A lot has been written on the impact the sharing economy has had and will have on the logistics and transportation sector. Some have even moved so far as to predict that the sharing economy and the new opportunities it represents will destruct the traditional industry eventually (The New Economy). Others are less extreme in their predictions and talk more about the rise of new complementary business models and opportunities to collaborate (The International Transport Forum; Mckinsey; PWC).
In my view, the transportation sector is well established. Decades of investments, that easily accumulate trillion of dollars globally, are not easily replaced. Most businesses based on the sharing economy (i.e. Zipcar, AirBnB, Yerdle) also exist because they find ways to capitalize on these previous and continuous investments made by the existing industry or private individuals. Hence there should be synergies to be explored between the existing industry and the sharing economy. Let me ask a hypothetical question: What would have happened if Uber and the taxi industry had partnered in the early days. If we assume the taxi industry would have been receptive to new innovations and business models, perhaps both parties would have benefited rather than ending up as rivals. Uber could have saved billions of dollars on driver acquisitions; and expensive head on head marketing campaigns would have been obsolete. However, I did not raise this hypothetical question to encourage further speculation into what-if-scenarios.
I am the founder of Transfervans, which is best described as an Uber style delivery service for over-sized items. The idea came when I bought a new couch from a retailer on a Saturday but was told that they only deliver to my area between 8am – 5pm on Wednesday. Since I am working full-time it meant I would have to be at home the whole day to wait for the delivery. I tried to find an alternative delivery service but did not succeed. Given that everyone we spoke to had had a similar experience, we decided to build a business to solve this problem. Essentially, Transfervans is an online platform that connects customers in need of a delivery with van or truck owners. We solely focus on last-mile-deliveries, which amounts up to 28% of the total transportation cost of goods (Wikipedia). The last-mile-delivery network is also considered the least efficient part of the existing transportation network. Since our launch in June 2016, the market response has been well beyond our expectations.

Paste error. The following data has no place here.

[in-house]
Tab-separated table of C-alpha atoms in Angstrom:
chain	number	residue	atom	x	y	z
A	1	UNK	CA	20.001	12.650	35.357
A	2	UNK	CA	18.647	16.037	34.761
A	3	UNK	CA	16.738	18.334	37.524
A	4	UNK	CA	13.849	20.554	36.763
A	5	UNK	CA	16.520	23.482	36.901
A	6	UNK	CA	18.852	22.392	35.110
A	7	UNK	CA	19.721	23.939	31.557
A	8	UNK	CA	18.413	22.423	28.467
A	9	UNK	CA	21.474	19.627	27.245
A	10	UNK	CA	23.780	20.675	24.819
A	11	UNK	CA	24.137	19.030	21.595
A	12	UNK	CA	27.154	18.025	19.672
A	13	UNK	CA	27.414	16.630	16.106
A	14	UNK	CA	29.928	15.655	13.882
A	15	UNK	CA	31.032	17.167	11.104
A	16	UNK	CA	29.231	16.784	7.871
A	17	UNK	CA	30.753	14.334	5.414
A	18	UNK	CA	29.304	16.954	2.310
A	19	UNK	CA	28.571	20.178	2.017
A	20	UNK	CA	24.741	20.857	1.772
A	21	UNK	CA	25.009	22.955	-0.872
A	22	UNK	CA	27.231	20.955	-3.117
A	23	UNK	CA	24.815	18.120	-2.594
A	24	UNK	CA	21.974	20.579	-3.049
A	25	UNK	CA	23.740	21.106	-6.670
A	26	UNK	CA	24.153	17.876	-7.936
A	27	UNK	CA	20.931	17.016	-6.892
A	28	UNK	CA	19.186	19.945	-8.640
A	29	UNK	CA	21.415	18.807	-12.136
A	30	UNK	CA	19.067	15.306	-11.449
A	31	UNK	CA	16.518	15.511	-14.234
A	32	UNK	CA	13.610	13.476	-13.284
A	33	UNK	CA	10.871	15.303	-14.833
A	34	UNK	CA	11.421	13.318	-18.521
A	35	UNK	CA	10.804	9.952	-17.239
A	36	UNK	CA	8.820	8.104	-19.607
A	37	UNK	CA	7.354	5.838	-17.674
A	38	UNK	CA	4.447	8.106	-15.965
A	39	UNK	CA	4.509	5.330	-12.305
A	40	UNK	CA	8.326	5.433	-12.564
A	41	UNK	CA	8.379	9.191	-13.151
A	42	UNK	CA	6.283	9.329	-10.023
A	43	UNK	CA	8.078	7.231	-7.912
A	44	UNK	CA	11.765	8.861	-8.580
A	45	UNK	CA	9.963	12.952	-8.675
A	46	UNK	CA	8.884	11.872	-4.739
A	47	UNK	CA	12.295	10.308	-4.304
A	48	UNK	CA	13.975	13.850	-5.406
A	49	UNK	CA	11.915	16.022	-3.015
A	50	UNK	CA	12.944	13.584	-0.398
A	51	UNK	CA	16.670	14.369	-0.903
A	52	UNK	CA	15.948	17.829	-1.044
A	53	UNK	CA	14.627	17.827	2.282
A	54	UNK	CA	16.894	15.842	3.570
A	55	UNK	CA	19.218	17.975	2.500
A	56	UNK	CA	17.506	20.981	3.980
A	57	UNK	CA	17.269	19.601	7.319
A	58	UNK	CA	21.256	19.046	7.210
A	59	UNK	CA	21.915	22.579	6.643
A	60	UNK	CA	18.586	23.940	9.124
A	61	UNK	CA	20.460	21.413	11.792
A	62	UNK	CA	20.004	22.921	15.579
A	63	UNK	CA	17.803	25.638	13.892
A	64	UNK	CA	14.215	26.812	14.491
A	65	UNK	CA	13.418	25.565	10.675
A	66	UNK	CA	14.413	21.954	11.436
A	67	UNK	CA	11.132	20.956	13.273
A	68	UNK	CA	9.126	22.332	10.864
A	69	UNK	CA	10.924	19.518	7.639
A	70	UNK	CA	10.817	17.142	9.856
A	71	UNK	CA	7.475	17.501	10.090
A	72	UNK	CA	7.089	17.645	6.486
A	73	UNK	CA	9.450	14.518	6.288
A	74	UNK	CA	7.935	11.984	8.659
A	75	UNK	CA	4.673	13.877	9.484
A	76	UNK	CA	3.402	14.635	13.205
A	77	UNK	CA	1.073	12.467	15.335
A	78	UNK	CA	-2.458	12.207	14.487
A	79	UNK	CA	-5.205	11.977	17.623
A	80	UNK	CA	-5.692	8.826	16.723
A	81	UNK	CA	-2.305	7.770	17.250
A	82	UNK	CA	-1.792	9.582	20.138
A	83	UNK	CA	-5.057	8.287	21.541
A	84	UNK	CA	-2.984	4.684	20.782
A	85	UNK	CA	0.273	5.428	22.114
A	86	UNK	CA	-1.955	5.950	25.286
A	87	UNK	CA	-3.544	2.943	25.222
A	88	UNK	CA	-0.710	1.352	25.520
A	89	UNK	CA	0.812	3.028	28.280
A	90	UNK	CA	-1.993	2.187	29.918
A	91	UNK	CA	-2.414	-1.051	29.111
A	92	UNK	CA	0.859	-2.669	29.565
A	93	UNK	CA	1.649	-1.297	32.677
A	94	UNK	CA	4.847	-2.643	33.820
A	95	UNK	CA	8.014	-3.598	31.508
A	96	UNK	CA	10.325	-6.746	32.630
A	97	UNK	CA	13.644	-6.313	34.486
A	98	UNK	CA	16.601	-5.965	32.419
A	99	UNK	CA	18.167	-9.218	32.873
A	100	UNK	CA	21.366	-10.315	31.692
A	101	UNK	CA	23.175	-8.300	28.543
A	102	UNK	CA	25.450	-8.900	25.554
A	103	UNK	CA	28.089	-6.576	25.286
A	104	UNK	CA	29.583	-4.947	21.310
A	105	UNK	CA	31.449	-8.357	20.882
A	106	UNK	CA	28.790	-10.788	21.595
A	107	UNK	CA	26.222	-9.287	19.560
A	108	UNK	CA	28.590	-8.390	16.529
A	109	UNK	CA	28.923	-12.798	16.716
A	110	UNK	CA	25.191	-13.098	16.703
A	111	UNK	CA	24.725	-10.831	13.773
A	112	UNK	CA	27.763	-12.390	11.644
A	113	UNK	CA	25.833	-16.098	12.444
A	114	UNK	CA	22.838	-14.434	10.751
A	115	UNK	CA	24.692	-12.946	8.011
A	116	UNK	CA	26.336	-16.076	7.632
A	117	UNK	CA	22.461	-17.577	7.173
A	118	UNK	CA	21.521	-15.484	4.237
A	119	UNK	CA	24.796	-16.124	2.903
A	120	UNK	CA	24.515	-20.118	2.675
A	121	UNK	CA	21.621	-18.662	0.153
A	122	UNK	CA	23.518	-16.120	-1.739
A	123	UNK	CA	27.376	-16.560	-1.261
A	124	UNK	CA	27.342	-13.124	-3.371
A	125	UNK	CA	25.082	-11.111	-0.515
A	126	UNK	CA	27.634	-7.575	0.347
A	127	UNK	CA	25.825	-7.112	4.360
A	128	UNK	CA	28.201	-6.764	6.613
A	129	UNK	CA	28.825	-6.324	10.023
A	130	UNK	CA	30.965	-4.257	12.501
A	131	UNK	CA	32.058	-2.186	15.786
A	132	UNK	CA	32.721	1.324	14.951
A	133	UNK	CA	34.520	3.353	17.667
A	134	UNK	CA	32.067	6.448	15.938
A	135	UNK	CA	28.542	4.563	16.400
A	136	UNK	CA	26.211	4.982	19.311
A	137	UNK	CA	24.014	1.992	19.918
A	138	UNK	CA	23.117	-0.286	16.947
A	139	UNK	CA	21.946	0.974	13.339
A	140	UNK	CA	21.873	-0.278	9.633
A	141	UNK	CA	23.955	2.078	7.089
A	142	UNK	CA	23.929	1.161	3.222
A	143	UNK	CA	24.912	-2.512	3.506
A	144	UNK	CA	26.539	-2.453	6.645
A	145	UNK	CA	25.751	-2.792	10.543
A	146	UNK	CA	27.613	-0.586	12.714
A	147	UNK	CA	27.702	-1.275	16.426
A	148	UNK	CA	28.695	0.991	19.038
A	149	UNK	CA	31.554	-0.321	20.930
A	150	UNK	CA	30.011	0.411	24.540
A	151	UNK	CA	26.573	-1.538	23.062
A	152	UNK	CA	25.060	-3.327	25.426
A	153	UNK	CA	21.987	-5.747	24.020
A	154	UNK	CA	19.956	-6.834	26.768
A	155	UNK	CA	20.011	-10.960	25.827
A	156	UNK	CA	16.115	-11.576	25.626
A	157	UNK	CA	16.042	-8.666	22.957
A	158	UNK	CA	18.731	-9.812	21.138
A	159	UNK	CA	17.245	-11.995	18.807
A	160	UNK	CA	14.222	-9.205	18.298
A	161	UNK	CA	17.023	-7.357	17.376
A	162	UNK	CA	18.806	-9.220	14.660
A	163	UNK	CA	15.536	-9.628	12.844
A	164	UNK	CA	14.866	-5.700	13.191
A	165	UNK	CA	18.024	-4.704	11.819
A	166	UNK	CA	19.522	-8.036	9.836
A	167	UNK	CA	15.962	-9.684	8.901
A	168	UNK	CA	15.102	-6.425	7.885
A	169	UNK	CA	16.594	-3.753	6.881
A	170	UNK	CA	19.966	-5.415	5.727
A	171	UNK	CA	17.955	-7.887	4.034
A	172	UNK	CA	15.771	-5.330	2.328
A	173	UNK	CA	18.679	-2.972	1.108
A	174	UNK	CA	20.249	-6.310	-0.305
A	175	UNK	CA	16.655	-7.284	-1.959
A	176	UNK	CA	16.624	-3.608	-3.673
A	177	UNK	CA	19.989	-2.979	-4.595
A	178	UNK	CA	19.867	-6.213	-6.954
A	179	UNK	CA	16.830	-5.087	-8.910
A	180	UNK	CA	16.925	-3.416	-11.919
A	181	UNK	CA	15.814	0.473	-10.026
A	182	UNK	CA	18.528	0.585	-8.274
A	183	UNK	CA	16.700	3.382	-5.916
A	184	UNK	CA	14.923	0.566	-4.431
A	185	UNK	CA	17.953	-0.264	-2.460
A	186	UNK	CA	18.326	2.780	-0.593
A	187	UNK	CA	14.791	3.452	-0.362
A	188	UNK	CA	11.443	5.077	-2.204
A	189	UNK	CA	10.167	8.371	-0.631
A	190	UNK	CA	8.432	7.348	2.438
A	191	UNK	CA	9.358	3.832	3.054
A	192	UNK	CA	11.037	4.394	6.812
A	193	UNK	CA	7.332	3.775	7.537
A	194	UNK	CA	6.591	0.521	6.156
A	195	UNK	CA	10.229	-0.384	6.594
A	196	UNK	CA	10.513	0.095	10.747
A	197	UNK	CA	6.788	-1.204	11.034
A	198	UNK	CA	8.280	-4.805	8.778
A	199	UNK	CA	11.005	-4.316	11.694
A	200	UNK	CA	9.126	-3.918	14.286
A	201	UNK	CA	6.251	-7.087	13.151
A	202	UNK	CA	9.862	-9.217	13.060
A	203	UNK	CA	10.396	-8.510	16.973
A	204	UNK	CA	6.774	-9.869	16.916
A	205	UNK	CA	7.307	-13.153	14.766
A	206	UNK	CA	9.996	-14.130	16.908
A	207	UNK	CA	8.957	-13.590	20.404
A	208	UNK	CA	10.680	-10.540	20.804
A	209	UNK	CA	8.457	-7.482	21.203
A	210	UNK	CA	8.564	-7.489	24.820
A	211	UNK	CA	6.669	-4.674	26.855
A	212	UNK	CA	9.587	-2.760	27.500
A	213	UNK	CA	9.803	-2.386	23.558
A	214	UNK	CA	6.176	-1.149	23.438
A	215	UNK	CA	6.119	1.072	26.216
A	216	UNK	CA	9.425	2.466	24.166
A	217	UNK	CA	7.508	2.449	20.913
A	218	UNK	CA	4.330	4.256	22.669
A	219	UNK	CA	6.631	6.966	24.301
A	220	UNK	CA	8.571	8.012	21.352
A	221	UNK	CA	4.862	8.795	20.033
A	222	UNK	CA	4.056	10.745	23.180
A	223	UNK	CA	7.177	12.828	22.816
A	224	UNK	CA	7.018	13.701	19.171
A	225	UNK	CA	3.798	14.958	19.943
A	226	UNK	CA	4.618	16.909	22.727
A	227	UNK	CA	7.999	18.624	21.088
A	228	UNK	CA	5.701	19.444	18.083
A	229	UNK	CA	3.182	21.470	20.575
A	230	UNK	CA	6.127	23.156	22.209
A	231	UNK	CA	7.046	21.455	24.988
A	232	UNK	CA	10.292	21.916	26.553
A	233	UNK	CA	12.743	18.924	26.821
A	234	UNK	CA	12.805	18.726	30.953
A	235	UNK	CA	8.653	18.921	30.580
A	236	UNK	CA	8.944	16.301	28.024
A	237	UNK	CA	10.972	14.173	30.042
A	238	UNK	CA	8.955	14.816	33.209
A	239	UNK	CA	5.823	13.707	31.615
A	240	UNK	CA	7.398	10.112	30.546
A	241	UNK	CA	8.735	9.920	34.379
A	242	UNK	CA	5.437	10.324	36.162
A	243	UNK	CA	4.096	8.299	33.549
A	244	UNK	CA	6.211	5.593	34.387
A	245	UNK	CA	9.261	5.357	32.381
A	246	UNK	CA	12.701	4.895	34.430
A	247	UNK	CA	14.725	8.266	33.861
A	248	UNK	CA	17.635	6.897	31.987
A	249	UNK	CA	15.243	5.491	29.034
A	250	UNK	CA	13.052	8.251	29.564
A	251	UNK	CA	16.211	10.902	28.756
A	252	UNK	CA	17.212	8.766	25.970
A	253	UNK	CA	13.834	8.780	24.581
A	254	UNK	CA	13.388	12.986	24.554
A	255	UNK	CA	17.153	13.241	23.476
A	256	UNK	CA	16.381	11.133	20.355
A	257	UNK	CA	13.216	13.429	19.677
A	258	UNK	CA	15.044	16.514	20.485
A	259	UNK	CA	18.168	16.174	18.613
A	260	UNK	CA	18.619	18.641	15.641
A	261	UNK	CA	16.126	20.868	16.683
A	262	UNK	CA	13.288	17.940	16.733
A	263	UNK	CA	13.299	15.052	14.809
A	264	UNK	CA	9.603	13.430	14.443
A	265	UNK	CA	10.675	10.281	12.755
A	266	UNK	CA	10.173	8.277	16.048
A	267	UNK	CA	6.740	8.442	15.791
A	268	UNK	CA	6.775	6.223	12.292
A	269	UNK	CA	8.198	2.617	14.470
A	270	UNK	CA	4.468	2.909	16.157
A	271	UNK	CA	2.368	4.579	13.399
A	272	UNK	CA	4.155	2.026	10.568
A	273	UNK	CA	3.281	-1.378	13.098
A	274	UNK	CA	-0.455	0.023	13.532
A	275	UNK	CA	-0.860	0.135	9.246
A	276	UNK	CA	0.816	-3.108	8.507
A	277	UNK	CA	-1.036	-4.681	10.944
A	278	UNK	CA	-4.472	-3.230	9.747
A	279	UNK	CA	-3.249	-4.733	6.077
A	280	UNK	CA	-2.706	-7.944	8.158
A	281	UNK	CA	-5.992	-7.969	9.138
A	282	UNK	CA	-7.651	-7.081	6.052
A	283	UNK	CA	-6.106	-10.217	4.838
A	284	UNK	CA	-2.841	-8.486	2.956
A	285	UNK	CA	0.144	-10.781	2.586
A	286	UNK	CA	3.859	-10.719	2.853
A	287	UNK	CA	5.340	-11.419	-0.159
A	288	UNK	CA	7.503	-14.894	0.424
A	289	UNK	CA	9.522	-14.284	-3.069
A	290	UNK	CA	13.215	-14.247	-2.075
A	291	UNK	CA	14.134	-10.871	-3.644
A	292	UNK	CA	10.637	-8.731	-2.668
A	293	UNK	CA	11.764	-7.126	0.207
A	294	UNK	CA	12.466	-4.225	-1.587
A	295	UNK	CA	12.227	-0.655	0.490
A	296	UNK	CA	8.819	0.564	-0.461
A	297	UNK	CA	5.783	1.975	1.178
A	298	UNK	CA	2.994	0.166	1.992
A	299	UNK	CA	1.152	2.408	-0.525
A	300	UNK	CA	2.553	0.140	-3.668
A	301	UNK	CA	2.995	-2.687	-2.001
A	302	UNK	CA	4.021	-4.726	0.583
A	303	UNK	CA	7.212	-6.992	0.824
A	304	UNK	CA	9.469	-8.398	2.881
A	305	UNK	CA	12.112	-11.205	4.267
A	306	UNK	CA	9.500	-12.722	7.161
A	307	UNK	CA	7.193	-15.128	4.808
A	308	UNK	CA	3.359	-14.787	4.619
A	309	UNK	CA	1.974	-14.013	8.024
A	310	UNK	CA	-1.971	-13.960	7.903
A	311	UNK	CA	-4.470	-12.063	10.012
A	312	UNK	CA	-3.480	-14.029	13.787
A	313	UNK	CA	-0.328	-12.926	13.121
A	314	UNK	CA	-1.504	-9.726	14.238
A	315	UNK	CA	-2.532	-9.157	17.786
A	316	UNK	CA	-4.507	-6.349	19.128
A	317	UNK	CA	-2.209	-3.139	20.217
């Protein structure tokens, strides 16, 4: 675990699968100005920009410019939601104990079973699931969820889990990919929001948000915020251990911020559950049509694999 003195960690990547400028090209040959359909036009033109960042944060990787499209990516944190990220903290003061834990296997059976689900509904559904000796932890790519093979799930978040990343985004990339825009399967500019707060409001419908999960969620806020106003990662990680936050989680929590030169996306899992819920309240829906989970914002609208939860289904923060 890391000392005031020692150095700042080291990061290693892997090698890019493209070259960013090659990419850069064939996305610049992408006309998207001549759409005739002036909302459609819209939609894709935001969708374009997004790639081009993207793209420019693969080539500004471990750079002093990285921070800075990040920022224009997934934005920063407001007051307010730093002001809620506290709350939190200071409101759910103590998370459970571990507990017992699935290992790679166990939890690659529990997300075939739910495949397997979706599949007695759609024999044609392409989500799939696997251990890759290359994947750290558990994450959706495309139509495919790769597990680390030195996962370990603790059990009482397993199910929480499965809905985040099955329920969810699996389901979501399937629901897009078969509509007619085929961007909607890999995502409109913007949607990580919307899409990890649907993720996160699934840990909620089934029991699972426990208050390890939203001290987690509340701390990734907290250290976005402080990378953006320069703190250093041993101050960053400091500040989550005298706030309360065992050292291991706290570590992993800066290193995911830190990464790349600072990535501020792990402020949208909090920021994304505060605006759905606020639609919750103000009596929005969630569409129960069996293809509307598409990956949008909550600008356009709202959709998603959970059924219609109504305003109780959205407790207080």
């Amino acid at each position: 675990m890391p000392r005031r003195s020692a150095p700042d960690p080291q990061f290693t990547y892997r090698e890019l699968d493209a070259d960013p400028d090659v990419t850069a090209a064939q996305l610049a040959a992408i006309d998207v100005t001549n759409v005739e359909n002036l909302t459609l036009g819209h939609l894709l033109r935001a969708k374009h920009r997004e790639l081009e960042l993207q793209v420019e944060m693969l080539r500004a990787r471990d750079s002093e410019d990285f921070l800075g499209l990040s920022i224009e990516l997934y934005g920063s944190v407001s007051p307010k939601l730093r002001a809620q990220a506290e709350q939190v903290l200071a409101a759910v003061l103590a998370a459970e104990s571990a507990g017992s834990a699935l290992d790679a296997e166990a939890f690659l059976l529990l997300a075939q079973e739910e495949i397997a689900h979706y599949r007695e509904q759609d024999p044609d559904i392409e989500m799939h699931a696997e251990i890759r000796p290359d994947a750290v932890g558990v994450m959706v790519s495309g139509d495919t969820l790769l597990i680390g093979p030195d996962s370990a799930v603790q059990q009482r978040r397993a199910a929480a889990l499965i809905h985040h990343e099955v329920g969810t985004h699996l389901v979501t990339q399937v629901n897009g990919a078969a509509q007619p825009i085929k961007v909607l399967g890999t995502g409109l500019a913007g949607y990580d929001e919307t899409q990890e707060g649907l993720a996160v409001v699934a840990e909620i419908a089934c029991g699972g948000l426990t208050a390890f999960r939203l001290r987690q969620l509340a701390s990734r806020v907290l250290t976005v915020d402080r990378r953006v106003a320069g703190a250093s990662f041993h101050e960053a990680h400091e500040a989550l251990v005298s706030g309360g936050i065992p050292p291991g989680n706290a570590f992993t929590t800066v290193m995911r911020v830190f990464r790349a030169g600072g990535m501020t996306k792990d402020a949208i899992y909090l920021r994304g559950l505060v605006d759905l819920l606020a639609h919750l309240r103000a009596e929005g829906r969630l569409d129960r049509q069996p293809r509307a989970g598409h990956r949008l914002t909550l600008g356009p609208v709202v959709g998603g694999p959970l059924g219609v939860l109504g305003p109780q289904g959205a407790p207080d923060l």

Businesses such as ours that understand the sharing economy and possess the technical know-how to build popular platforms can create new opportunities that would not be accessible to the existing industry. But the existing industry also possesses capabilities and assets (i.e. optimisation, scale and fleet) that would help newcomers to expand faster and create additional value to be shared.
I foresee the sharing economy to become more embedded into the transportation industry in the future. How soon? That depends on the willingness among both the existing industries as well as so called ‘disruptive startups’ to listen rather than ignore each other. I see real opportunities for us, as well as for the existing industry, to focus on creating synergies and opportunities for collaboration rather than trying to compete or destruct what already exist.